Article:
Amazon’s AWS group announced a new low-cost cloud-based storage service that offers replicated storage for as low as $0.01 per GB (note: I say as low as because it costs 10% to 20% more in the western United States and outside the United States – but that’s still only 1.1 to 1.2 cents per month per gigabyte.) There are a plethora of other charges as well – for more information see the Amazon Glacier Pricing link.
Here’s what we know about Amazon Glacier so far:
- It’s not tape.
- It’s intended to replace tape.
- Data stored in Glacier takes 3-5 hours to access.
- It is built upon cheap commodity hardware
- It offers replication within a single facility.
- It offers multi-region data replication.
- It supports 256-bit AES encryption.
- It has a claimed 99.999999999% annual data durability guarantee per object.
- AWS import/export is supported for bulk data migration.
- Multi-part uploading is supported.
- AWS will eventually offer an automatic migration system between its S3 storage with lifecycle policies.
Amazon’s AWS S3 pricing is uneffected, so it $0.13/GB to $0.06/GB along with I/O costs (Microsoft’s Azure pricing starts at $0.125.)
So how does this impact backup and archiving? I don’t think that there’s any doubt that this makes public cloud backup a more attractive tertiary destination for backup data. In essence, for small and medium businesses as well as some large enterprises, this makes D2D2C (Disk-to-Disk-to-Cloud) more compelling than D2D2T (Disk-to-Disk-to-Tape.) I can easily see managing your last copy of data within S3 and then using Glacier for all retained data that isn’t on-premise.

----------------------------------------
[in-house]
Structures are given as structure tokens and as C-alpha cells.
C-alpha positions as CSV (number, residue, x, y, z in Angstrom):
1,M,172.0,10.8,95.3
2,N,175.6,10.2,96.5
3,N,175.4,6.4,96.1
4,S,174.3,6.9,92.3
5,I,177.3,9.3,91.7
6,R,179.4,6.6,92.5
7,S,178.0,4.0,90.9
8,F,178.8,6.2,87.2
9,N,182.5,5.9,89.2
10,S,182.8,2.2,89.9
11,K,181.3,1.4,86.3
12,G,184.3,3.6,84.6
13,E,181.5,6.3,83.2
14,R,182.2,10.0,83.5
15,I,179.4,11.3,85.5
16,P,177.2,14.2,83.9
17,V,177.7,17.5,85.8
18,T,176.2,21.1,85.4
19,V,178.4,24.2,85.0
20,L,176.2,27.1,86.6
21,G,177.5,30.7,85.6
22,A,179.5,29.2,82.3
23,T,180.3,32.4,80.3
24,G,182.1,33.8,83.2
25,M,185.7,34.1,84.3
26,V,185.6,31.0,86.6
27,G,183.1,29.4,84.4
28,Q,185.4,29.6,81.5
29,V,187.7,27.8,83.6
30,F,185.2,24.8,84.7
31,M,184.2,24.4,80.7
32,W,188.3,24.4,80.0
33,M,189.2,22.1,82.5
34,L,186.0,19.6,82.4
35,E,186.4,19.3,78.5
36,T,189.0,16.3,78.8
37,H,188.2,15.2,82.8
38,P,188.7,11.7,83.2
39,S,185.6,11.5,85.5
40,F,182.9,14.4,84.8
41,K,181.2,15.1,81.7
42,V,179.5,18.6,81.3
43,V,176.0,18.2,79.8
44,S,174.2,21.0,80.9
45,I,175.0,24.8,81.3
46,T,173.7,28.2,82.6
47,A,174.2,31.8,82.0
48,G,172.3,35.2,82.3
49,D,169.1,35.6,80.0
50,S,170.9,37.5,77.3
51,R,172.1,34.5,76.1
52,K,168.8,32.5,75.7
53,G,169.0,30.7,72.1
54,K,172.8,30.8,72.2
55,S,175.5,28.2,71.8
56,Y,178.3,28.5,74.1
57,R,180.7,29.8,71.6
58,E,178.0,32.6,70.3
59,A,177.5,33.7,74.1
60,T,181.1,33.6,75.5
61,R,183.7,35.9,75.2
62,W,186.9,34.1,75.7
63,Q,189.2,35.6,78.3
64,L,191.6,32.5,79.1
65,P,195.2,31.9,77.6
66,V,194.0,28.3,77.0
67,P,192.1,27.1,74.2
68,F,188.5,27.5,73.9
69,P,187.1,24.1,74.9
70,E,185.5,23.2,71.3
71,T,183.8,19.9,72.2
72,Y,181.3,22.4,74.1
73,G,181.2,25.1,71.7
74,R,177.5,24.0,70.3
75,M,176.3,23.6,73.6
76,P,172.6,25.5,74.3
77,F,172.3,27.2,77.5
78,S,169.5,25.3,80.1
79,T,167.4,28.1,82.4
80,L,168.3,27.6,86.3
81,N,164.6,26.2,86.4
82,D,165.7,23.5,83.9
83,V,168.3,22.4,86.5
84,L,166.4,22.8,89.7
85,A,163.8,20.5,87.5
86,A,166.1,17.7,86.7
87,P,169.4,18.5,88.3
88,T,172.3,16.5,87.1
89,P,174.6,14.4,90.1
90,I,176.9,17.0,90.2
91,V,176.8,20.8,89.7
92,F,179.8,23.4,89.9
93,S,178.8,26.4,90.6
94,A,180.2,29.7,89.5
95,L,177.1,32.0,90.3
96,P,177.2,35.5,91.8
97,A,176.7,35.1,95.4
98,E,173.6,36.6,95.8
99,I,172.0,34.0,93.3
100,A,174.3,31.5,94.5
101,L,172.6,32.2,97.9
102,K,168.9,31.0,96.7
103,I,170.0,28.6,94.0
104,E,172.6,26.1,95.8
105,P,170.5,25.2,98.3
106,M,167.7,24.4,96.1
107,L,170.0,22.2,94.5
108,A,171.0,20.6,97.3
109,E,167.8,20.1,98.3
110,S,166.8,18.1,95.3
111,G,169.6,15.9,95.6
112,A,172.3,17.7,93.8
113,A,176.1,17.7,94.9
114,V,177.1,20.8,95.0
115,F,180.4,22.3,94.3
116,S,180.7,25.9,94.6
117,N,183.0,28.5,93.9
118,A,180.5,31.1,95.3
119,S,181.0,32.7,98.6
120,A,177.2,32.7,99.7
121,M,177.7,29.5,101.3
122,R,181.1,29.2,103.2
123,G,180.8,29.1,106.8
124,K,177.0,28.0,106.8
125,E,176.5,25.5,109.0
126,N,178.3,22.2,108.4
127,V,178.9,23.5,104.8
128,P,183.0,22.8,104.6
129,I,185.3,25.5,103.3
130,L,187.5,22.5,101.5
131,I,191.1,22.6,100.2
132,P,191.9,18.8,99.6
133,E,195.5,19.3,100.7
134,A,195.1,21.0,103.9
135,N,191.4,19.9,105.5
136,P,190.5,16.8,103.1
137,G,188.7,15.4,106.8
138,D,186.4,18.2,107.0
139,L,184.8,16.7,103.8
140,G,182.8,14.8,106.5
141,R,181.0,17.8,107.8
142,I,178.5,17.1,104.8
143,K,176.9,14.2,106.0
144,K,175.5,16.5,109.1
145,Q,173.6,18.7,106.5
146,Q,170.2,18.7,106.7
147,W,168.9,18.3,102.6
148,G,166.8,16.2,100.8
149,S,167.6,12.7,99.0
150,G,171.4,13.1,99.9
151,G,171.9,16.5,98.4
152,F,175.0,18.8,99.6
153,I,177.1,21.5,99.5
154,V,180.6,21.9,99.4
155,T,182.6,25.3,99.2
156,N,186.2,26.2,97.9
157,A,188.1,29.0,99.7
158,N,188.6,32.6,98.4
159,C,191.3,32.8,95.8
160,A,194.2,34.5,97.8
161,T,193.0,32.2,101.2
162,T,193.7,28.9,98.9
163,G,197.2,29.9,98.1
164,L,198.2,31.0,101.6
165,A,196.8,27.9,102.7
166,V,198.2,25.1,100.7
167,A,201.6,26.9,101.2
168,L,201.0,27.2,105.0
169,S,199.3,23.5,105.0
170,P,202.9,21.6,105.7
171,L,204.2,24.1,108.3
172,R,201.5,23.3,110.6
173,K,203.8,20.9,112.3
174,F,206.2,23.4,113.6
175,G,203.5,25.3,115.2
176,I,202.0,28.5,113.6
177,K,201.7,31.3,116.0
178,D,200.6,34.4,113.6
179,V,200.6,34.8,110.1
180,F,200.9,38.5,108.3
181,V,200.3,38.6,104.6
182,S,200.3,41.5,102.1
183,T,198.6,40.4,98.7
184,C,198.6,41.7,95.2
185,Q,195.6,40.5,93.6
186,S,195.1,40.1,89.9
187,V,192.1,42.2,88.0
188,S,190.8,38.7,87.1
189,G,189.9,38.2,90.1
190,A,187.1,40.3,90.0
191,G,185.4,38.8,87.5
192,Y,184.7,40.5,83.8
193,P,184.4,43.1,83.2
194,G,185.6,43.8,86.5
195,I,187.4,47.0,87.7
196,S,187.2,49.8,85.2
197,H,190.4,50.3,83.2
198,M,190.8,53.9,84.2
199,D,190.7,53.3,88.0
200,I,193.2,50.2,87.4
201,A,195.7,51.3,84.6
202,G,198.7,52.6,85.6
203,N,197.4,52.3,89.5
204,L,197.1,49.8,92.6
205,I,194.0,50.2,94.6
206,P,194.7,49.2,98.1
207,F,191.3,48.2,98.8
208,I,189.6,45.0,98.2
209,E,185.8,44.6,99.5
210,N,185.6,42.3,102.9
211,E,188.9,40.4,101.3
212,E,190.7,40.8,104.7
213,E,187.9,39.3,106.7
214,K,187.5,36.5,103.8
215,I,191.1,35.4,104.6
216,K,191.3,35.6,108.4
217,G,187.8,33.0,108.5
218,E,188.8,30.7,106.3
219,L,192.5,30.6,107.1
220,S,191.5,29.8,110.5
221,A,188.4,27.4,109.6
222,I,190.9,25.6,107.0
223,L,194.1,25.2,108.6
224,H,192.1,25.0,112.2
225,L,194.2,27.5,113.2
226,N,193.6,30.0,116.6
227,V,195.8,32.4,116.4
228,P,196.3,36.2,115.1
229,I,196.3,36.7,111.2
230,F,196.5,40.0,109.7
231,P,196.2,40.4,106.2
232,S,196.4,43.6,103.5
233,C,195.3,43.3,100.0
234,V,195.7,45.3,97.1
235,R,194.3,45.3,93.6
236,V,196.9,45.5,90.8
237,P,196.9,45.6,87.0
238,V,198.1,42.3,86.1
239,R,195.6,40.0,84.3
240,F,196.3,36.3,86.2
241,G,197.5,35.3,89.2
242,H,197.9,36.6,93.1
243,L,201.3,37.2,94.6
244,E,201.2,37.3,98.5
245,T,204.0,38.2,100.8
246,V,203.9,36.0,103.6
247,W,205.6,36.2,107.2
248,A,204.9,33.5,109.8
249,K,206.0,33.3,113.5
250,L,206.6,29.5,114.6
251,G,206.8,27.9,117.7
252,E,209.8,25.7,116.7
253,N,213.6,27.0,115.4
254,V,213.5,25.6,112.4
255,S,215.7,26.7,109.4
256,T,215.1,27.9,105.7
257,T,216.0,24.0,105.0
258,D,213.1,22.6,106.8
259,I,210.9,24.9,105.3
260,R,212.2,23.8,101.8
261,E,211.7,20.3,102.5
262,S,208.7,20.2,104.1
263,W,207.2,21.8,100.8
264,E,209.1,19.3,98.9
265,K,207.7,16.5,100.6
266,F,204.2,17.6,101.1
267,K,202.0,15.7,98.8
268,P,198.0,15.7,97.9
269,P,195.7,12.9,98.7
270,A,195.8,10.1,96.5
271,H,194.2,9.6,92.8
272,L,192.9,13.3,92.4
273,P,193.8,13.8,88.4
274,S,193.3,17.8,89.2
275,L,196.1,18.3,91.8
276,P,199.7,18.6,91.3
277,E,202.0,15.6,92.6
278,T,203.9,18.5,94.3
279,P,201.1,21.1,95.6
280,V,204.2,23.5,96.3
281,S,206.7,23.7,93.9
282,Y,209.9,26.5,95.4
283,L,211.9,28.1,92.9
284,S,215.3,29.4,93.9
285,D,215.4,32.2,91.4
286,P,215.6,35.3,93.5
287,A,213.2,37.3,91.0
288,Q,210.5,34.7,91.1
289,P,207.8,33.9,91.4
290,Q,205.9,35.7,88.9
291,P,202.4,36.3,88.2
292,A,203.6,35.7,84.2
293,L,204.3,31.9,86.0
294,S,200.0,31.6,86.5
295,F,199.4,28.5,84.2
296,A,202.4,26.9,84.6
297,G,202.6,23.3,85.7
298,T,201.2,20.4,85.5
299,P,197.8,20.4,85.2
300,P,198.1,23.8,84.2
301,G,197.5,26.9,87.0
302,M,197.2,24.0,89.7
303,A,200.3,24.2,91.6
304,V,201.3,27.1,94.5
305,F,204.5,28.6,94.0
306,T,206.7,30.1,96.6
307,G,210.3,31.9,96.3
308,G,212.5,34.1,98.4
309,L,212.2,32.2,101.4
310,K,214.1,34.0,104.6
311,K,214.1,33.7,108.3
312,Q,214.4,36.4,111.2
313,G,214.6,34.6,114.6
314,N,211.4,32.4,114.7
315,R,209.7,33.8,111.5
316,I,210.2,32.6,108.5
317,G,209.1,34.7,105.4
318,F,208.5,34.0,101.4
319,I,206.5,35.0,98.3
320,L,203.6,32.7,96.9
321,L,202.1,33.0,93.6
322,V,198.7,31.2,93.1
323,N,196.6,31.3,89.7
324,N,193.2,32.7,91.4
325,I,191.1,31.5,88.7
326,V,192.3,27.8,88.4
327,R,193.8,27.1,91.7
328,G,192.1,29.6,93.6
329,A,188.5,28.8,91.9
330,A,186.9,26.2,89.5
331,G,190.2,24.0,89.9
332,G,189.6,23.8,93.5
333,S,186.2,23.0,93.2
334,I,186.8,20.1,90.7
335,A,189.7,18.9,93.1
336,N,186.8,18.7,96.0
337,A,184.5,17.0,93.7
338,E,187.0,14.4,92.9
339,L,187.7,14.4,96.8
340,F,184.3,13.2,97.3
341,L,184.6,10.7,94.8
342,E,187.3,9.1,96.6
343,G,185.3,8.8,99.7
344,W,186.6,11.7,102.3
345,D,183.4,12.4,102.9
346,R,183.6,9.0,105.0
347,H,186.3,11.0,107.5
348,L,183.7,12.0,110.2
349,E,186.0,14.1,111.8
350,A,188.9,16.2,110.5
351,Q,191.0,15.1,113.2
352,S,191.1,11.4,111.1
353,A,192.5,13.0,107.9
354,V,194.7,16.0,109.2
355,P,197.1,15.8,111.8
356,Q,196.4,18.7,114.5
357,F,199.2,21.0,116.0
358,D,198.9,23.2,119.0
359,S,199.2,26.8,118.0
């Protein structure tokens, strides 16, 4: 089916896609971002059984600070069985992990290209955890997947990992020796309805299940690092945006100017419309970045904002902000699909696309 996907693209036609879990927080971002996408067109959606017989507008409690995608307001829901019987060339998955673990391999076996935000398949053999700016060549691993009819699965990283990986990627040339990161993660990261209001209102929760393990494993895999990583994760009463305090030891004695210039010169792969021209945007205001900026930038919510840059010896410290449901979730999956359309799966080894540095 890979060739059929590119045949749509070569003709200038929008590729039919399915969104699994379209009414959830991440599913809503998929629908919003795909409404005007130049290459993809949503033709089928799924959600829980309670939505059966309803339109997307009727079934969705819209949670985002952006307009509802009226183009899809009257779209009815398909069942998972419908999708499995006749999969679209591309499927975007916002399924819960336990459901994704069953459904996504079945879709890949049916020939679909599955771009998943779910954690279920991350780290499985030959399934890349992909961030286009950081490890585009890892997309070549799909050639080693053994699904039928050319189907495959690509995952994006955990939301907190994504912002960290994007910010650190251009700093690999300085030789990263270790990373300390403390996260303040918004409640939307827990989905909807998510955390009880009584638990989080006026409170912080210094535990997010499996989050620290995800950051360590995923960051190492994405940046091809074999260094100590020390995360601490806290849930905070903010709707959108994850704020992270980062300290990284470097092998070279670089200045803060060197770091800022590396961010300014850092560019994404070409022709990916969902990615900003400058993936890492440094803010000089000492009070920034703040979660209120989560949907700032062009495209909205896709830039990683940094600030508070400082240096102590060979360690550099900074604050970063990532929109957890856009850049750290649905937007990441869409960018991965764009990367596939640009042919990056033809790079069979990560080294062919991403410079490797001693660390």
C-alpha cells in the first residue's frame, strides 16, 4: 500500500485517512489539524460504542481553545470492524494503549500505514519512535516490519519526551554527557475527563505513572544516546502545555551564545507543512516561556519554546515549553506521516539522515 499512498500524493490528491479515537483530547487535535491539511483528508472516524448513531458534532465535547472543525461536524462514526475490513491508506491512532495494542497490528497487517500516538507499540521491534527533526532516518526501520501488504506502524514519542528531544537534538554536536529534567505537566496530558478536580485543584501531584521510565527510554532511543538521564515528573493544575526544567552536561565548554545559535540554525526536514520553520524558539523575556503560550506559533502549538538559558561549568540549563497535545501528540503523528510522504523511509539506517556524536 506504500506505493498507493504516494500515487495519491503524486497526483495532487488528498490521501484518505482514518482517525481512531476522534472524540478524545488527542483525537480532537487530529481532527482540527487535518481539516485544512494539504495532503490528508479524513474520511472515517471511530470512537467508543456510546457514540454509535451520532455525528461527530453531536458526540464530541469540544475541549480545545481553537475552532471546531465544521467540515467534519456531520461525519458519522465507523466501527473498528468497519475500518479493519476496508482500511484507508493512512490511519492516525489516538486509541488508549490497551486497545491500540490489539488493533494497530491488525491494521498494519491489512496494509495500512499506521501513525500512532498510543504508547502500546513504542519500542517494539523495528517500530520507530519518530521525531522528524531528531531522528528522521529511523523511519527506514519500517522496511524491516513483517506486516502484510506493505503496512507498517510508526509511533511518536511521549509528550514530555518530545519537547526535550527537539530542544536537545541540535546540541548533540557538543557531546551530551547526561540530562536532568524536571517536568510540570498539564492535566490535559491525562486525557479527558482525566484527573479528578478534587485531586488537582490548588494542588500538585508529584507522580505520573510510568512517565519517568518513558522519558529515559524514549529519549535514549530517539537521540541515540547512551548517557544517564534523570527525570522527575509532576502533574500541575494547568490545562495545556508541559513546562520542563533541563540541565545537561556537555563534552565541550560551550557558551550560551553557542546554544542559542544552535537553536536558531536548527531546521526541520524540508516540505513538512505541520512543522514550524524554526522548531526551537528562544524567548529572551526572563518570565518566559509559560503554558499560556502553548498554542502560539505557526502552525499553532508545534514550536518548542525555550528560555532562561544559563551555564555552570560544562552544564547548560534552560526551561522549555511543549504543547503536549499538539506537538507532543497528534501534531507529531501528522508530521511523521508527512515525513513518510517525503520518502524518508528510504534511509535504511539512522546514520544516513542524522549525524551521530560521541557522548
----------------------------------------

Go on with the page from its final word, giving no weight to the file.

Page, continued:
At the same time, DRaaS (Disaster Recovery as a Service) is growing in importance – so the management of two-levels of cloud storage will become critical (faster cloud-based spin-up storage versus slower archival storage for system-level data.)
With Glacier costing $10 per terabyte per month ($120 per terabyte per year or $360 for three years), the natural comparison is going to be with LTO-5. A 1.5TB LTO-5 tape can be bought for $50, so that’s about $33/TB, so if you don’t assume reuse, then after 3.3 months, the tape drive will break even in terms of cost. Of course, you have to buy the LTO-5 tape drive, which can put you back $1500 or more – so you’re going to have to store a lot of data in order to get a quick return on investment. Also your operating expenditure is going to dramatically be in favor of cloud-based Glacier.
With that said, I see buyers and customers every day who struggle with 1.5Mbps T1 lines – so in small and medium enterprises I don’t see the bandwidth for cheap storage swap occurring all that quickly.
So what do you think – is Glacier is going to kill tape?